Shohini Ghosh is Sajjad Zaheer Chaired Professor at the AJK Mass Communication Centre, Jamia Millia Islamia, (Central University) New Delhi, India. She is the director of Tales of the Nightfairies (2002) a film about the sex workers rights movement in Calcutta and the author Fire: A Queer Classic (2010) published by Arsenal Pulp Press, Canada and Orient Publishing in India. Ghosh has had a long association with the Sexuality, Gender and Rights Institute. Ghosh writes on contemporary media, speech and censorship, popular cinema, documentary films and issues of gender and sexuality.

Please reach out to Sanjana Gaind for more information and RSVP your confirmation at : / +91 9205897742

We look forward to seeing you Friday evening!

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An ambassador and trained facilitator under Eco Femme (a social enterprise working towards menstrual health in south India), Sanjina is also an active member of the MHM Collective- India and Menstrual Health Alliance- India. She has conducted Menstrual Health sessions in multiple government schools adopted by Rotary District 3240 as part of their WinS project in rural Bengal. She has also delivered training of trainers on SRHR, gender, sexuality and Menstruation for Tomorrow’s Foundation, Vikramshila Education Resource Society, Nirdhan trust and Micro Finance, Tollygunj Women In Need, Paint It Red in Kolkata.

Now as an MH Fellow with YKA, she’s expanding her impressive scope of work further by launching a campaign to facilitate the process of ensuring better menstrual health and SRH services for women residing in correctional homes in West Bengal. The campaign will entail an independent study to take stalk of the present conditions of MHM in correctional homes across the state and use its findings to build public support and political will to take the necessary action.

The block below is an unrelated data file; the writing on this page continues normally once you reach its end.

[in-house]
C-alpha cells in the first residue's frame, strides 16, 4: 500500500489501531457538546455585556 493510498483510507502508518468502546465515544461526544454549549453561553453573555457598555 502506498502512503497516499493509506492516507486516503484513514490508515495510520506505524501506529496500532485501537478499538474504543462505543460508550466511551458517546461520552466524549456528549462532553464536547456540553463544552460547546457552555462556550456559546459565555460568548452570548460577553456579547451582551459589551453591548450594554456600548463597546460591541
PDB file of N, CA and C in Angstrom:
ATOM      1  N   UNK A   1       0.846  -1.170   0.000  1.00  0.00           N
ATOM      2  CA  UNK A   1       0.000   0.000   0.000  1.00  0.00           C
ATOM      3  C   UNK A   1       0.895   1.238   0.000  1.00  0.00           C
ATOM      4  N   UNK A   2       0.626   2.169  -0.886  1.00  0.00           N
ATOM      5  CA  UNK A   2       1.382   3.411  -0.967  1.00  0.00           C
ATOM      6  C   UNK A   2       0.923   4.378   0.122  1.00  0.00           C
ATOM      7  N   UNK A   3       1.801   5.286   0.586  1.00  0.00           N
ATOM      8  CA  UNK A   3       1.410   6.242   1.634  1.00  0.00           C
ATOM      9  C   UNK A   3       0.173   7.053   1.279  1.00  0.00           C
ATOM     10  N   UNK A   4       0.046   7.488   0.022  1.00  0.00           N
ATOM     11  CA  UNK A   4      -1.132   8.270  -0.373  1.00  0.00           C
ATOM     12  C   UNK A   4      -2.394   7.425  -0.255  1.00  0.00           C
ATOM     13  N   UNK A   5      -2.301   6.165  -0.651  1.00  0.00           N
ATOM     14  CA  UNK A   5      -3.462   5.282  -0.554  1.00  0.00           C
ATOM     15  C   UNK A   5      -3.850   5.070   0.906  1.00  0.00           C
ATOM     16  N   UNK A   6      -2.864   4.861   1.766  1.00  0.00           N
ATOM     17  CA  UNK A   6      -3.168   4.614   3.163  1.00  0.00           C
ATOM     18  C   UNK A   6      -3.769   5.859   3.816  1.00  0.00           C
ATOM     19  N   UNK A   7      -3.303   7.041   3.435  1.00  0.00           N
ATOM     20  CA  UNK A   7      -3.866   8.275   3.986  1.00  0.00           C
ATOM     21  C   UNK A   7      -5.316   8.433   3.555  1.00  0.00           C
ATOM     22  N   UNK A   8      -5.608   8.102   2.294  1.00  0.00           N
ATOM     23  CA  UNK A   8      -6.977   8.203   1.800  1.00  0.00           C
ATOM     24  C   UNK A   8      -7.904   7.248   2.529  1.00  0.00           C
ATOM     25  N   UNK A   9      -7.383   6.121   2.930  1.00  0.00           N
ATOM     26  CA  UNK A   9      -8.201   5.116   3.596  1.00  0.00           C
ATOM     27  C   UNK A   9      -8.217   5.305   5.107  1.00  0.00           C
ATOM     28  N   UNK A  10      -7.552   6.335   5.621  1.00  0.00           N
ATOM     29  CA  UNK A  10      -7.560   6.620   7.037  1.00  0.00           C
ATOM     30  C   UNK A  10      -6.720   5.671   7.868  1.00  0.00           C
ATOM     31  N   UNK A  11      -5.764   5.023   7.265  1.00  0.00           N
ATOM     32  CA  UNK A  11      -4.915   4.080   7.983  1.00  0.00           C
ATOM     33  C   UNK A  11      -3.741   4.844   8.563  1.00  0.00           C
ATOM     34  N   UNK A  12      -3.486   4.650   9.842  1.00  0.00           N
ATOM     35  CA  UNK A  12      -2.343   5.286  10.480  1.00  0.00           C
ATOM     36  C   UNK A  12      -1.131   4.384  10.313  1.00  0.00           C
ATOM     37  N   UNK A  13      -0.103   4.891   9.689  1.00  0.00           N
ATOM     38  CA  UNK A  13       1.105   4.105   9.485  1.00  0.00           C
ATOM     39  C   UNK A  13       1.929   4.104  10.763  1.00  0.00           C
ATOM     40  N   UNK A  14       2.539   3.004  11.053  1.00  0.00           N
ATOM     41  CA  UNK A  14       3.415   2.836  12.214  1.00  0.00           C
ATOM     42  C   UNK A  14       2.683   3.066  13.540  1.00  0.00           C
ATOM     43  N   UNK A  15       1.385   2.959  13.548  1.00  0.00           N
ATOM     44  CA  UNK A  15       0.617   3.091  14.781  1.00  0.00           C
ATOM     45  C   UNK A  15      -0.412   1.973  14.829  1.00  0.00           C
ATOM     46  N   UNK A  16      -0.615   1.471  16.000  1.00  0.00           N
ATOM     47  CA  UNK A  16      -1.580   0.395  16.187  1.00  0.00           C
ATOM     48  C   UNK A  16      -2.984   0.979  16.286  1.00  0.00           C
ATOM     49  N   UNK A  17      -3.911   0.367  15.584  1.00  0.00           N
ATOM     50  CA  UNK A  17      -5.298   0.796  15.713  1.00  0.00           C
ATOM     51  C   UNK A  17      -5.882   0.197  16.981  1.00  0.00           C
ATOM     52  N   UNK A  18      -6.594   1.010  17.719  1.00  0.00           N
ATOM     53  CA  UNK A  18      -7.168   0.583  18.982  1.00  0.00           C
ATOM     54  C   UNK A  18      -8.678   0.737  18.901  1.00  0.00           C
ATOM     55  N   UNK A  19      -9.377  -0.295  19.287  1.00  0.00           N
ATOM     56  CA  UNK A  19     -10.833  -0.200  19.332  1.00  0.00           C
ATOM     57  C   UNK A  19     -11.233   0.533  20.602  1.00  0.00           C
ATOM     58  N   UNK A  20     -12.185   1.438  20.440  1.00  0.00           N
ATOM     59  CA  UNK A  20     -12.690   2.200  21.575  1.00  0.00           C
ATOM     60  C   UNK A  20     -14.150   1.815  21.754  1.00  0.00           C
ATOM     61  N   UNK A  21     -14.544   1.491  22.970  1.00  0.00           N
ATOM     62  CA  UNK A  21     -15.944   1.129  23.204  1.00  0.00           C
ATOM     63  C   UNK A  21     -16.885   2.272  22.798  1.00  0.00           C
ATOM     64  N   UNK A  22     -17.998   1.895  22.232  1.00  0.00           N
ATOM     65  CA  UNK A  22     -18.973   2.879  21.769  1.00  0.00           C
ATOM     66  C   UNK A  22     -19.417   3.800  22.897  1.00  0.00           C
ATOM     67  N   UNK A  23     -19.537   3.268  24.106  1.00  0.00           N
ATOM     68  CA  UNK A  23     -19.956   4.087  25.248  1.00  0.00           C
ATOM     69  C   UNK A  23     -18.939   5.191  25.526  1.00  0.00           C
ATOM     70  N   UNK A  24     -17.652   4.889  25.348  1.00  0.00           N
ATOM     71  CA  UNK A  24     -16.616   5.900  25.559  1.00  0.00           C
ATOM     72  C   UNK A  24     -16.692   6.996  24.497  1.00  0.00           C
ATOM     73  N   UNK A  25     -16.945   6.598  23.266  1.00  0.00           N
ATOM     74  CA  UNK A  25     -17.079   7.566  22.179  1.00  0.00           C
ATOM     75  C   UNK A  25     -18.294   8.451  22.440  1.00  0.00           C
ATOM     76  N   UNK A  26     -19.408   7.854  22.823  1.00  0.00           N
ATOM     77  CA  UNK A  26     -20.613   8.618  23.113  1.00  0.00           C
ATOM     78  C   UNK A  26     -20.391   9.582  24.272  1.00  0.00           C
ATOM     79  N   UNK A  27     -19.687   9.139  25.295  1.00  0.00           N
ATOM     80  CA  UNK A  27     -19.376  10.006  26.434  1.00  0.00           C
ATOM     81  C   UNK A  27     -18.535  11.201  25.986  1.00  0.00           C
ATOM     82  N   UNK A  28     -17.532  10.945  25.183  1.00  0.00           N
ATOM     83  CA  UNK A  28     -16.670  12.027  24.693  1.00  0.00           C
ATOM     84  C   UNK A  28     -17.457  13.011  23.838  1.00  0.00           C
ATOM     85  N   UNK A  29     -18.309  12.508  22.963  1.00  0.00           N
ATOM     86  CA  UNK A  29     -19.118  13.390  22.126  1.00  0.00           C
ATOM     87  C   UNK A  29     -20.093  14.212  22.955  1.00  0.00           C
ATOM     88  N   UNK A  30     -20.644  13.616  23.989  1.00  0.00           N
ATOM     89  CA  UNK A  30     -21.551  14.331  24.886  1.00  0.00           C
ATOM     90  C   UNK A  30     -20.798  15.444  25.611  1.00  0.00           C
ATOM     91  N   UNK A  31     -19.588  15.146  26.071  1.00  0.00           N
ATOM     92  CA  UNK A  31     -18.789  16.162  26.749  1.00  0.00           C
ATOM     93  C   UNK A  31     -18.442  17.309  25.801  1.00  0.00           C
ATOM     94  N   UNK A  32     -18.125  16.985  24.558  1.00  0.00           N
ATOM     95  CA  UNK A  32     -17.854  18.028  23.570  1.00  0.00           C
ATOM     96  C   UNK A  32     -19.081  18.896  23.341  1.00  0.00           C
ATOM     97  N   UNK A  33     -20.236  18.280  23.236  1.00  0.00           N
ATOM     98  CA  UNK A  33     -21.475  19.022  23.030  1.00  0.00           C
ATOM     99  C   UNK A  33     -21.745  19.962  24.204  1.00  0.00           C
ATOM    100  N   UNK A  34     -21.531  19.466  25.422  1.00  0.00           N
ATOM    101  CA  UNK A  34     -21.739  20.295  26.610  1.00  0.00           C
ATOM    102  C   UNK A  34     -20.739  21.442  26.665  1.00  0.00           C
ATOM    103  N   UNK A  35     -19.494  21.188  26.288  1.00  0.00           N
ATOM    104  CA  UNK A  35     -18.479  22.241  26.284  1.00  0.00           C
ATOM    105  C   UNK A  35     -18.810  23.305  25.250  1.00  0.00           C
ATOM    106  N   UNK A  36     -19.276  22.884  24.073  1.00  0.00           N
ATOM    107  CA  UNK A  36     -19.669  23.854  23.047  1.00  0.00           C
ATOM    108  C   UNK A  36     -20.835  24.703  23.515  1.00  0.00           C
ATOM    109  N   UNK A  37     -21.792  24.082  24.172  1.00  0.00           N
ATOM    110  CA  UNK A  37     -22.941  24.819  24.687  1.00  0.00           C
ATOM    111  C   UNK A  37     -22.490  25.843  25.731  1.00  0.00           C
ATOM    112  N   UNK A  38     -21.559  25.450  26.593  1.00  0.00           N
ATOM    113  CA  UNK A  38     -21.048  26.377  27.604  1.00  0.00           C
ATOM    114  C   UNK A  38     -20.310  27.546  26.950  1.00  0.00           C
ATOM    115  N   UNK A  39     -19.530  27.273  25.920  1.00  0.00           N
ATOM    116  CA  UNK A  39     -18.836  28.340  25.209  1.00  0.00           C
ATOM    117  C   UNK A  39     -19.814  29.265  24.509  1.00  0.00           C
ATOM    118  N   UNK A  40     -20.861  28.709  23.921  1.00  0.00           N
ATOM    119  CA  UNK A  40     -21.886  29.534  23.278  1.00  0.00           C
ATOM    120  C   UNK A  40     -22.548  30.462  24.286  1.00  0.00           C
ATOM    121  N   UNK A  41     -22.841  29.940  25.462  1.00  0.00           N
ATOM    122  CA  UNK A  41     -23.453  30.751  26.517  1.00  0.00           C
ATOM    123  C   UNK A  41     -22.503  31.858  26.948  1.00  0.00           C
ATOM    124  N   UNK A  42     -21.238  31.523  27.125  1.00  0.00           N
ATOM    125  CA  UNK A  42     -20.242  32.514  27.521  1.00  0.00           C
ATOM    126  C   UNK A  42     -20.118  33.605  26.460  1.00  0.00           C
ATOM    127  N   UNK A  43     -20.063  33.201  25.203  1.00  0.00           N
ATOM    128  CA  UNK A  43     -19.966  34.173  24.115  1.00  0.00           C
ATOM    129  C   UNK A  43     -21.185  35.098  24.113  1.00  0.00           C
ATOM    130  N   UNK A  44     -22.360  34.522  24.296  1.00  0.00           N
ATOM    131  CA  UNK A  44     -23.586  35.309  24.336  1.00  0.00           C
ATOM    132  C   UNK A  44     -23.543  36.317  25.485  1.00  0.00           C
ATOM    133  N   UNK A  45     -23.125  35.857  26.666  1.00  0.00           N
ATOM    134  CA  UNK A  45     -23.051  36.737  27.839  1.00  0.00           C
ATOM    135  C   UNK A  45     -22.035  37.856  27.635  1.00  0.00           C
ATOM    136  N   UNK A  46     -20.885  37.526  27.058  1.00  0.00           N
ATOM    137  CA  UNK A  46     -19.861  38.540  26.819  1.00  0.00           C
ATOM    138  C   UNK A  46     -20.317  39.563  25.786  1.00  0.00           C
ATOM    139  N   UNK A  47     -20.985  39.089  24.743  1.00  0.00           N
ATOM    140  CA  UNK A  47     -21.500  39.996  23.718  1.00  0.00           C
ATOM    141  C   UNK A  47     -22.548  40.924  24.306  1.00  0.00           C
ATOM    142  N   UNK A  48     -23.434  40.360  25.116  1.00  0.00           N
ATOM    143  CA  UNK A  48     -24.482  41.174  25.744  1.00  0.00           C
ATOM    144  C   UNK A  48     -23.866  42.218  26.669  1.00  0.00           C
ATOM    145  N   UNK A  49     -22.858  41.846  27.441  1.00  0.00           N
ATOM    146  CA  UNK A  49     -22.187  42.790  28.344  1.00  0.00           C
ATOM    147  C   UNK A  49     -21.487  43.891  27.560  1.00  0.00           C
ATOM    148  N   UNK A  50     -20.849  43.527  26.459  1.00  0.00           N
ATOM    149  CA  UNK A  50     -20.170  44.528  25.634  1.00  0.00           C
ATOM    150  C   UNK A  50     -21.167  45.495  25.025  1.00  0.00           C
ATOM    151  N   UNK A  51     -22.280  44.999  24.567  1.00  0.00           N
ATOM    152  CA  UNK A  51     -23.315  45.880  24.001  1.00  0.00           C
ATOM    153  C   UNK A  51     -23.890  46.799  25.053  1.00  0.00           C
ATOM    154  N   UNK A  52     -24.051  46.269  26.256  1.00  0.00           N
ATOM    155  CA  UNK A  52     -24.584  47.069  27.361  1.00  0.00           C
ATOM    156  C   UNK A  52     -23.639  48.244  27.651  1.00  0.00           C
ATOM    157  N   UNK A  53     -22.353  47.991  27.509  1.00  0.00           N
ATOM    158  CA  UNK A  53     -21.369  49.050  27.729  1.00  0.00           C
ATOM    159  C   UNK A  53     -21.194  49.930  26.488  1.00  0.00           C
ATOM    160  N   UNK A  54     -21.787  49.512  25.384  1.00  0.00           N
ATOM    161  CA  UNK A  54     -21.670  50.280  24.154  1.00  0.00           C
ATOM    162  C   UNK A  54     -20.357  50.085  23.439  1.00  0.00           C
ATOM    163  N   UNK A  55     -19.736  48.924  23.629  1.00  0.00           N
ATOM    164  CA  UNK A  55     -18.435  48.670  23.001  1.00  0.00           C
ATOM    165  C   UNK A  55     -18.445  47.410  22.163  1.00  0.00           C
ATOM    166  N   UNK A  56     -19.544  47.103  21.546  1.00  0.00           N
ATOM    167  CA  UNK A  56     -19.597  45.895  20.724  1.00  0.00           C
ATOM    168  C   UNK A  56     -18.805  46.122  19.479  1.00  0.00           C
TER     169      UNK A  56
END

Saurabh has been associated with YKA as a user and has consistently been writing on the issue MHM and its intersectionality with other issues in the society. Now as an MHM Fellow with YKA, he’s launched the Right to Period campaign, which aims to ensure proper execution of MHM guidelines in Delhi’s schools.

The long-term aim of the campaign is to develop an open culture where menstruation is not treated as a taboo. The campaign also seeks to hold the schools accountable for their responsibilities as an important component in the implementation of MHM policies by making adequate sanitation infrastructure and knowledge of MHM available in school premises.

Read more about his campaign.

Harshita is a psychologist and works to support people with mental health issues, particularly adolescents who are survivors of violence. Associated with the Azadi Foundation in UP, Harshita became an MHM Fellow with YKA, with the aim of promoting better menstrual health.

Her campaign #MeriMarzi aims to promote menstrual health and wellness, hygiene and facilities for female sex workers in UP. She says, “Knowledge about natural body processes is a very basic human right. And for individuals whose occupation is providing sexual services, it becomes even more important.”

Meri Marzi aims to ensure sensitised, non-discriminatory health workers for the needs of female sex workers in the Suraksha Clinics under the UPSACS (Uttar Pradesh State AIDS Control Society) program by creating more dialogues and garnering public support for the cause of sex workers’ menstrual rights. The campaign will also ensure interventions with sex workers to clear misconceptions around overall hygiene management to ensure that results flow both ways.